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Crenshaw & Jacklin elected to Hall of Fame

Ben Crenshaw and Tony Jacklin were elected Wednesday to the World Golf Hall of Fame, another common thread in careers that produced two major championships and special memories in the Ryder Cup.

Along with Marlene Hagge, who was elected through the LPGA Tour veteran's committee, the membership in golf's shrine increases to 93.

``I can't believe I'm going to join that group,'' Crenshaw said from the World Golf Village in St. Augustine, Fla., where he is playing in the Legends of Golf on the senior tour.

They will be inducted Nov. 15 at the World Golf Village, along with two-time Masters champion Bernhard Langer, who was elected last year.

``I haven't had time for this to properly sink in yet, but I can only say I'll accept this with enormous pride,'' Jacklin said.

Crenshaw got 66 percent of the vote on the PGA Tour ballot, which requires 65 percent for election. Nick Price, a three-time major championship winner, received 61 percent.

Jacklin, from England, received 66 percent from the International ballot.

Known for his silky putting stroke, his love of golf history and the nickname ``Gentle Ben,'' Crenshaw won the Masters in 1984 on the strength of a 60-foot birdie putt on the 10th hole.

He won his second green jacket 11 years later in one of the most emotional moments in golf. Earlier in the week, Crenshaw served as a pallbearer for Harvey Penick, the golf coach from Austin, Texas, who taught him to play.

That was the last of Crenshaw's 19 victories on the PGA Tour, but he kept a high profile as Ryder Cup captain in 1999, leading the greatest comeback in the history of the matches.

His team trailed 10-6 after the second day, but Crenshaw defiantly wagged his finger at those who thought the United States had no chance.

``I'm a big believer in fate,'' he said. ``I have a good feeling about this.''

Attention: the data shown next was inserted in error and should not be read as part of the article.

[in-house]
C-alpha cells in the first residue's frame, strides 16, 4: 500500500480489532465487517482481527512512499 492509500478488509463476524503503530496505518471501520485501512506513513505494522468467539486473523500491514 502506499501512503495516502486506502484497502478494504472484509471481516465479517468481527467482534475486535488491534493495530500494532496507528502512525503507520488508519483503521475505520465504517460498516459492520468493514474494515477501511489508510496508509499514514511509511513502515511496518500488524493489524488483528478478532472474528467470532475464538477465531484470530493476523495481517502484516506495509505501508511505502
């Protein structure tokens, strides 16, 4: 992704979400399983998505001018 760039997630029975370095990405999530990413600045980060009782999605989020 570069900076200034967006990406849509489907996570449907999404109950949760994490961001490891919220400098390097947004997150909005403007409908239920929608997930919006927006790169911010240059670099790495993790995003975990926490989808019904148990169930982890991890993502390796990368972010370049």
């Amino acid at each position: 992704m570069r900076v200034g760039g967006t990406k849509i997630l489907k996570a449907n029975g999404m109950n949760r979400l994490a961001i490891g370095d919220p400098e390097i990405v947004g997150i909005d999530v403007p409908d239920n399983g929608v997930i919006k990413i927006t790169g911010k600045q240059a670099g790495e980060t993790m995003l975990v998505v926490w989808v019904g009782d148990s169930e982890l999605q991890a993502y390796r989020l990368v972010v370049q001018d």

He stacked his best players at the top of the lineup for Sunday's singles matches, and the Americans claimed 8 1/2 of the 12 points available to win the cup.

Jacklin was a Ryder Cup captain four times for Europe, including the end of 38 years of U.S. dominance in 1985, and beat the Americans on their home turf in 1987 for the first time in Ryder Cup history.

As a Ryder Cup player, he was best remembered for his duel with Jack Nicklaus in the 1969 matches. It came down to the last hole, and Nicklaus conceded a short but tricky par putt to Jacklin on the final hole that resulted in a draw.

That was at the height of Jacklin's career, when he was the Open champion on both sides of the Atlantic.

Jacklin won his first major at Royal Lytham and St. Annes, claiming the 1969 British Open with a two-stroke victory over Bob Charles.

His greatest week in golf came the next year at Hazeltine National Golf Club, where Jacklin led wire-to-wire and won the U.S. Open by seven shots. No European has won the U.S. Open since then.

``Hazeltine was unquestionably the best week of golf I've ever had in my life,'' Jacklin said. ``It was as near a perfect week for as I have ever experienced.''

Hagge was one of the founders of the LPGA Tour in 1950. She won 26 times, including the LPGA Championship in 1956.

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